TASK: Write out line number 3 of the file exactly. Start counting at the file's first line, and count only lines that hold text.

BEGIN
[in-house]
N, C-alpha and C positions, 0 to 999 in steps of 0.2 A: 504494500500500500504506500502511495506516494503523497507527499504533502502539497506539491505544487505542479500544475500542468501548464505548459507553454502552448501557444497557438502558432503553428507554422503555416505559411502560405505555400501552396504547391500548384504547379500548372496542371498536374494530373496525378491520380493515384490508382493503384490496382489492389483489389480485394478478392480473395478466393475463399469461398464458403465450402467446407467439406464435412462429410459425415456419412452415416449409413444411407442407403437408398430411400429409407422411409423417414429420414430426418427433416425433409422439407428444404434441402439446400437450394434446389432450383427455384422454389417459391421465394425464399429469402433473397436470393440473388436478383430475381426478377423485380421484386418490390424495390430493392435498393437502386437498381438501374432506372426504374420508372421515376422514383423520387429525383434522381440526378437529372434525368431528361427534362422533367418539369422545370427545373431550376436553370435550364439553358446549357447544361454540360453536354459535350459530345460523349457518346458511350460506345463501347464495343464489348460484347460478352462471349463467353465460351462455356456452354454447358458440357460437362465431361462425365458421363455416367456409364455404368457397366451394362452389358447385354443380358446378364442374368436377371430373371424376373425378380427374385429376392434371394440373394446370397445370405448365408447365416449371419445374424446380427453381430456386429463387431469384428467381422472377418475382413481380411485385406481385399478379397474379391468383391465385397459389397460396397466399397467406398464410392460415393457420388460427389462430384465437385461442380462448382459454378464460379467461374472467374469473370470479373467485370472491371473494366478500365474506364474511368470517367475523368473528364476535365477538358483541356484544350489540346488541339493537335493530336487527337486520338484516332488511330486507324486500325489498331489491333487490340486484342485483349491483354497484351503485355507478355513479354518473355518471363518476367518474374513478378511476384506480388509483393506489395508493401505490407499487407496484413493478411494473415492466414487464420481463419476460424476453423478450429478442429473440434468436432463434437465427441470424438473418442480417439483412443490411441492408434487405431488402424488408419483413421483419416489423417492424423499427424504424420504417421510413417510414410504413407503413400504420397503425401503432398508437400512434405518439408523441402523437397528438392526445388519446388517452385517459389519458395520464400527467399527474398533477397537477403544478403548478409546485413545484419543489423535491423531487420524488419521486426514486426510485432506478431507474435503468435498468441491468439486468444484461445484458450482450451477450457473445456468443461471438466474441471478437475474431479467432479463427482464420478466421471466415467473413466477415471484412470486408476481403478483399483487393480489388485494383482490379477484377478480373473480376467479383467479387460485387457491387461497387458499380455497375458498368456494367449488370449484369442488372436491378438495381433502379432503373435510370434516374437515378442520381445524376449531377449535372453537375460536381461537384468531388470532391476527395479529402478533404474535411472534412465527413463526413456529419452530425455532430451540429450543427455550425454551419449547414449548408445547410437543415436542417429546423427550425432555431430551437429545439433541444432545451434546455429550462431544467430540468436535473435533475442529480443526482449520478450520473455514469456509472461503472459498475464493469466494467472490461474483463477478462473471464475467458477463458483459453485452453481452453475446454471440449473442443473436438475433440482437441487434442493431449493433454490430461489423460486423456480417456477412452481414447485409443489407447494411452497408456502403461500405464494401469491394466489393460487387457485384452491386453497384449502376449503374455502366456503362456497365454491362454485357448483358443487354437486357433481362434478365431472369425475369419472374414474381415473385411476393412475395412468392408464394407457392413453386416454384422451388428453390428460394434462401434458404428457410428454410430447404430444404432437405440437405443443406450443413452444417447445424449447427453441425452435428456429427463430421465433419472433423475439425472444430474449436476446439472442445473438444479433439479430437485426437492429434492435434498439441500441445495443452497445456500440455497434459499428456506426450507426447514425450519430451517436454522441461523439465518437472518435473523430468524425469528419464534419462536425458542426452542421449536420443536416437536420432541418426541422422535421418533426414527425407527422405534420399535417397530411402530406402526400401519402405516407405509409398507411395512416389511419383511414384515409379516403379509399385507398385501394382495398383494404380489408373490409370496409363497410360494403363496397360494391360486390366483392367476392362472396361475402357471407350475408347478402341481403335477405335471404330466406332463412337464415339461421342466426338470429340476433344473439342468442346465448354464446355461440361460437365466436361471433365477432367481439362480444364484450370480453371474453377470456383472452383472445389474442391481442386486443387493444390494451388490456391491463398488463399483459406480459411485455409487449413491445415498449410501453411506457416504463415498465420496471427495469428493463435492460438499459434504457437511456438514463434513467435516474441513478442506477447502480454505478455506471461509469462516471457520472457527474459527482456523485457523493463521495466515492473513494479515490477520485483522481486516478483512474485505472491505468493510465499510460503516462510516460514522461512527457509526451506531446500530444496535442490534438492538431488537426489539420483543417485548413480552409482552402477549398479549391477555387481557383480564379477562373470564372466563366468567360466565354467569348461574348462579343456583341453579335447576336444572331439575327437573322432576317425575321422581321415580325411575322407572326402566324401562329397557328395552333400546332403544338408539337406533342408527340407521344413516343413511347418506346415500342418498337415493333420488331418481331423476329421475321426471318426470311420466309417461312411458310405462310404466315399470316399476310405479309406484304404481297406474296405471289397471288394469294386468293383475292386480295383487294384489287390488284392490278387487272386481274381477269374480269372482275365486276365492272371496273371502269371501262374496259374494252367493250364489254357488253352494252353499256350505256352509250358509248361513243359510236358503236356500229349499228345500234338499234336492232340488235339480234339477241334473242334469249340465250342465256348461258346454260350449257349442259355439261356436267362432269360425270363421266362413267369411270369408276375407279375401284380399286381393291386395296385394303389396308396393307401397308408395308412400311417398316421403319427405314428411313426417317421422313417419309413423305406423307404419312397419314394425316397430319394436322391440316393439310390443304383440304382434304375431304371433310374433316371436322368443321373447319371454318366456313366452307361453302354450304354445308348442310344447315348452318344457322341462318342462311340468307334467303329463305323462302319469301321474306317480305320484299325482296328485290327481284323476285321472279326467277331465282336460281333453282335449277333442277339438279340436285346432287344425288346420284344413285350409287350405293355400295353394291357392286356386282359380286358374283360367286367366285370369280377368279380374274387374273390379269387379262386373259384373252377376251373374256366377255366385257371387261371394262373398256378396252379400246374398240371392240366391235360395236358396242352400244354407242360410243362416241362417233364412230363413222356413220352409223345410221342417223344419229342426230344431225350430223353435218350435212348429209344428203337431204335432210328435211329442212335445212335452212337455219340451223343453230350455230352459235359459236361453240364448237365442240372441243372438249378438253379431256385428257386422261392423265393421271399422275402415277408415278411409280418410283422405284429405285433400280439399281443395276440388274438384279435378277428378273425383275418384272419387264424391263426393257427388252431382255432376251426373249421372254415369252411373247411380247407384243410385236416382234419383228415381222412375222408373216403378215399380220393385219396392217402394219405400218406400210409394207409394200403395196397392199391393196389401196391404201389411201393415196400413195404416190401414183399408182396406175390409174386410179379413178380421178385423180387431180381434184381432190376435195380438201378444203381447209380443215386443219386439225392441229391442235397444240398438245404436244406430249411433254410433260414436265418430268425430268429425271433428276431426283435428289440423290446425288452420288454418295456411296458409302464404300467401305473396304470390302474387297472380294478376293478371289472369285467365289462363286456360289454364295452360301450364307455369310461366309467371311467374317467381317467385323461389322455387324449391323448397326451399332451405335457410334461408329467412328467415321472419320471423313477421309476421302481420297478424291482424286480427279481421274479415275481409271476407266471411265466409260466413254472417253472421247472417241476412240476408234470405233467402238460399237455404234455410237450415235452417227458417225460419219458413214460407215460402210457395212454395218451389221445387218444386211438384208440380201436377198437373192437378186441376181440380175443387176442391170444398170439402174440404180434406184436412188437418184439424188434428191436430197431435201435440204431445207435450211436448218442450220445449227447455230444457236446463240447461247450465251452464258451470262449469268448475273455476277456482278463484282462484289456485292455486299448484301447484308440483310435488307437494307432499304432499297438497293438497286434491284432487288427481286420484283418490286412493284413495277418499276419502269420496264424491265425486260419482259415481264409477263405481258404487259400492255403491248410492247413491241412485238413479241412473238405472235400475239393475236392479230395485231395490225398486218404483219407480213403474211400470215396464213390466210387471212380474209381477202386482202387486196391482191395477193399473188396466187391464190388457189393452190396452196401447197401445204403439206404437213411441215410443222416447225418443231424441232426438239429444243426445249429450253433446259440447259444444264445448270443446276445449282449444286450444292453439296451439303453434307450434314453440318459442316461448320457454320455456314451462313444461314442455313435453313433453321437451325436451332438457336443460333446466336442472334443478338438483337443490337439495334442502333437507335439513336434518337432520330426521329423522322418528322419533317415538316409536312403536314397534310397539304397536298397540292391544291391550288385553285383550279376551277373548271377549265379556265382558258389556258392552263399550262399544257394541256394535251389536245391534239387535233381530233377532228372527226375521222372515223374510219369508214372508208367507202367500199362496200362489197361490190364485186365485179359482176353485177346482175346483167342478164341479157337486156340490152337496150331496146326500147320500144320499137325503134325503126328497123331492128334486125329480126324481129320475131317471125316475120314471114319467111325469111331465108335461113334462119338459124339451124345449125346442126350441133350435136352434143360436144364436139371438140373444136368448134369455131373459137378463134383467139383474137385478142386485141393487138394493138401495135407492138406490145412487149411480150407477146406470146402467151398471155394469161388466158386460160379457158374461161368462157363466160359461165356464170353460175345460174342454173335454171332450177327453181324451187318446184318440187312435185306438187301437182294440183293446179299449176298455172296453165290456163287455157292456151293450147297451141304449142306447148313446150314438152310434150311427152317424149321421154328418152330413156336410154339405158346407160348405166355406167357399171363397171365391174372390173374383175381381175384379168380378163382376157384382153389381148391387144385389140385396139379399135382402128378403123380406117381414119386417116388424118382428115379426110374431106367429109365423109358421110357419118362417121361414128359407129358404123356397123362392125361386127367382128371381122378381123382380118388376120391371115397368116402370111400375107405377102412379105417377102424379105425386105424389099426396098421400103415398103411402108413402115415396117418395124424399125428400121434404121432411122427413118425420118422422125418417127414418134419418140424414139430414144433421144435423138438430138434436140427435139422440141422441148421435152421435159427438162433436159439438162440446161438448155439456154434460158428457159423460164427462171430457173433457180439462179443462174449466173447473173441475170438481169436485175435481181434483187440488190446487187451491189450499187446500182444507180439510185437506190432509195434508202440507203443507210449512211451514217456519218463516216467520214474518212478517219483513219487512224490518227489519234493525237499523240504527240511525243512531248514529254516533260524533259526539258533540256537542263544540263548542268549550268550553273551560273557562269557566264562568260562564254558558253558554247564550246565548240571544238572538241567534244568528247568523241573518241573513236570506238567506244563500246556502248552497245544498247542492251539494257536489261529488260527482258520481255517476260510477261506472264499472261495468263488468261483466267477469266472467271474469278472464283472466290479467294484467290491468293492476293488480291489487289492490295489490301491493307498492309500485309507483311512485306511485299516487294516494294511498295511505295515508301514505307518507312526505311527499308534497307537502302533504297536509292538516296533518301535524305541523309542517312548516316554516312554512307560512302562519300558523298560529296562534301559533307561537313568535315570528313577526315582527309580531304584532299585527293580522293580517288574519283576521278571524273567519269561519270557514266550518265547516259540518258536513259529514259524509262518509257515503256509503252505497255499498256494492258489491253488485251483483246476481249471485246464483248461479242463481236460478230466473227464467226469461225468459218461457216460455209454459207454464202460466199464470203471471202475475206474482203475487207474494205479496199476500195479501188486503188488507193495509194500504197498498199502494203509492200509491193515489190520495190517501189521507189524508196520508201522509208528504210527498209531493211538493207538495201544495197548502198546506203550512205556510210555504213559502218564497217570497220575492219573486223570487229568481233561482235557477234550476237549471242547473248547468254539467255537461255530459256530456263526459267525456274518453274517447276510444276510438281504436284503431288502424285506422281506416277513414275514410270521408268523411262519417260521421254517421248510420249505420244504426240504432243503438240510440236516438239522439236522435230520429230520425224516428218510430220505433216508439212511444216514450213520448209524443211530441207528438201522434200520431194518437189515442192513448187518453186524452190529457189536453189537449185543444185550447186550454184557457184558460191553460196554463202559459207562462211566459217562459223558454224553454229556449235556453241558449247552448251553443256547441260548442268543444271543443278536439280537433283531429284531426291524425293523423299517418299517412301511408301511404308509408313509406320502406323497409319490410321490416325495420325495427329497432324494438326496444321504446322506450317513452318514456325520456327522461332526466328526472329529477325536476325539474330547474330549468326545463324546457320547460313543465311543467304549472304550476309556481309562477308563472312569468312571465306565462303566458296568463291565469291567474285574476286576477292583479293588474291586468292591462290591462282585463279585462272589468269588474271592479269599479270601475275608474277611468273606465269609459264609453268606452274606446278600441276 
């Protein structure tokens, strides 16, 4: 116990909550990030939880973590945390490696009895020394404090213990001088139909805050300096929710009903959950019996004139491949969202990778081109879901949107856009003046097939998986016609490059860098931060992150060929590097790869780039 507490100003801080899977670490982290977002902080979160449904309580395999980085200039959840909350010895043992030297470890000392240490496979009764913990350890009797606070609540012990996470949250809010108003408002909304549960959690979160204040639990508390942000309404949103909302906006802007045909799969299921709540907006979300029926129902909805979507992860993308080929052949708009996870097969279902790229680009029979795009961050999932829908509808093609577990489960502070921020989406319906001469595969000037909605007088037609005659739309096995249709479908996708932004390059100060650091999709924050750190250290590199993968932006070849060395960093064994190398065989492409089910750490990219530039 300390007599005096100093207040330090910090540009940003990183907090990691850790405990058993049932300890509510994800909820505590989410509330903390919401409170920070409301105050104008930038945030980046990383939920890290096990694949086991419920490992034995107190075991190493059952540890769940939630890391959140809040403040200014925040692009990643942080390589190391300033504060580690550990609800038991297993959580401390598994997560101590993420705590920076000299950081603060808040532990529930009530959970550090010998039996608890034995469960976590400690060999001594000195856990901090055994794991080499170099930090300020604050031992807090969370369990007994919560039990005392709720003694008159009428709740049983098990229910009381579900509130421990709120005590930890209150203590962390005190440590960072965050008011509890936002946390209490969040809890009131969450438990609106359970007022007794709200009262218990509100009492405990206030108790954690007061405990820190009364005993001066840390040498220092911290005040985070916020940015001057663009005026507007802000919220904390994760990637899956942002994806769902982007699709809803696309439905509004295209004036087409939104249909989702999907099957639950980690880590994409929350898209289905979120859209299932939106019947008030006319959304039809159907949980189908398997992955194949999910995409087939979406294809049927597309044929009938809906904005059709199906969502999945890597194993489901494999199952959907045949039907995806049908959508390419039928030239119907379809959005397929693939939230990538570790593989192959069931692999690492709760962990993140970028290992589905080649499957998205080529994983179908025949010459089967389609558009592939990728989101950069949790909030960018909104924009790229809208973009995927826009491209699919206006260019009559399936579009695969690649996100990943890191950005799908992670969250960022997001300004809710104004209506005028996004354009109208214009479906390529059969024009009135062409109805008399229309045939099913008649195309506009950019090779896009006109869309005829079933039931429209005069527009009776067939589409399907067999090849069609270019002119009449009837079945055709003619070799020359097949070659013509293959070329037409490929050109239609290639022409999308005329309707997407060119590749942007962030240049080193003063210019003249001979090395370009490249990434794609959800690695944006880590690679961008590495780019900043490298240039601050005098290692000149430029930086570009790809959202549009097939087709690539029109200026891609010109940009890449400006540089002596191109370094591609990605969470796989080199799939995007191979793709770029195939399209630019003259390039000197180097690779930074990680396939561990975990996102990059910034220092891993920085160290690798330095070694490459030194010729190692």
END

């Protein structure tokens, strides 16, 4: 116990909550990030939880973590945390490696009895020394404090213990001088139909805050300096929710009903959950019996004139491949969202990778081109879901949107856009003046097939998986016609490059860098931060992150060929590097790869780039 507490100003801080899977670490982290977002902080979160449904309580395999980085200039959840909350010895043992030297470890000392240490496979009764913990350890009797606070609540012990996470949250809010108003408002909304549960959690979160204040639990508390942000309404949103909302906006802007045909799969299921709540907006979300029926129902909805979507992860993308080929052949708009996870097969279902790229680009029979795009961050999932829908509808093609577990489960502070921020989406319906001469595969000037909605007088037609005659739309096995249709479908996708932004390059100060650091999709924050750190250290590199993968932006070849060395960093064994190398065989492409089910750490990219530039 300390007599005096100093207040330090910090540009940003990183907090990691850790405990058993049932300890509510994800909820505590989410509330903390919401409170920070409301105050104008930038945030980046990383939920890290096990694949086991419920490992034995107190075991190493059952540890769940939630890391959140809040403040200014925040692009990643942080390589190391300033504060580690550990609800038991297993959580401390598994997560101590993420705590920076000299950081603060808040532990529930009530959970550090010998039996608890034995469960976590400690060999001594000195856990901090055994794991080499170099930090300020604050031992807090969370369990007994919560039990005392709720003694008159009428709740049983098990229910009381579900509130421990709120005590930890209150203590962390005190440590960072965050008011509890936002946390209490969040809890009131969450438990609106359970007022007794709200009262218990509100009492405990206030108790954690007061405990820190009364005993001066840390040498220092911290005040985070916020940015001057663009005026507007802000919220904390994760990637899956942002994806769902982007699709809803696309439905509004295209004036087409939104249909989702999907099957639950980690880590994409929350898209289905979120859209299932939106019947008030006319959304039809159907949980189908398997992955194949999910995409087939979406294809049927597309044929009938809906904005059709199906969502999945890597194993489901494999199952959907045949039907995806049908959508390419039928030239119907379809959005397929693939939230990538570790593989192959069931692999690492709760962990993140970028290992589905080649499957998205080529994983179908025949010459089967389609558009592939990728989101950069949790909030960018909104924009790229809208973009995927826009491209699919206006260019009559399936579009695969690649996100990943890191950005799908992670969250960022997001300004809710104004209506005028996004354009109208214009479906390529059969024009009135062409109805008399229309045939099913008649195309506009950019090779896009006109869309005829079933039931429209005069527009009776067939589409399907067999090849069609270019002119009449009837079945055709003619070799020359097949070659013509293959070329037409490929050109239609290639022409999308005329309707997407060119590749942007962030240049080193003063210019003249001979090395370009490249990434794609959800690695944006880590690679961008590495780019900043490298240039601050005098290692000149430029930086570009790809959202549009097939087709690539029109200026891609010109940009890449400006540089002596191109370094591609990605969470796989080199799939995007191979793709770029195939399209630019003259390039000197180097690779930074990680396939561990975990996102990059910034220092891993920085160290690798330095070694490459030194010729190692």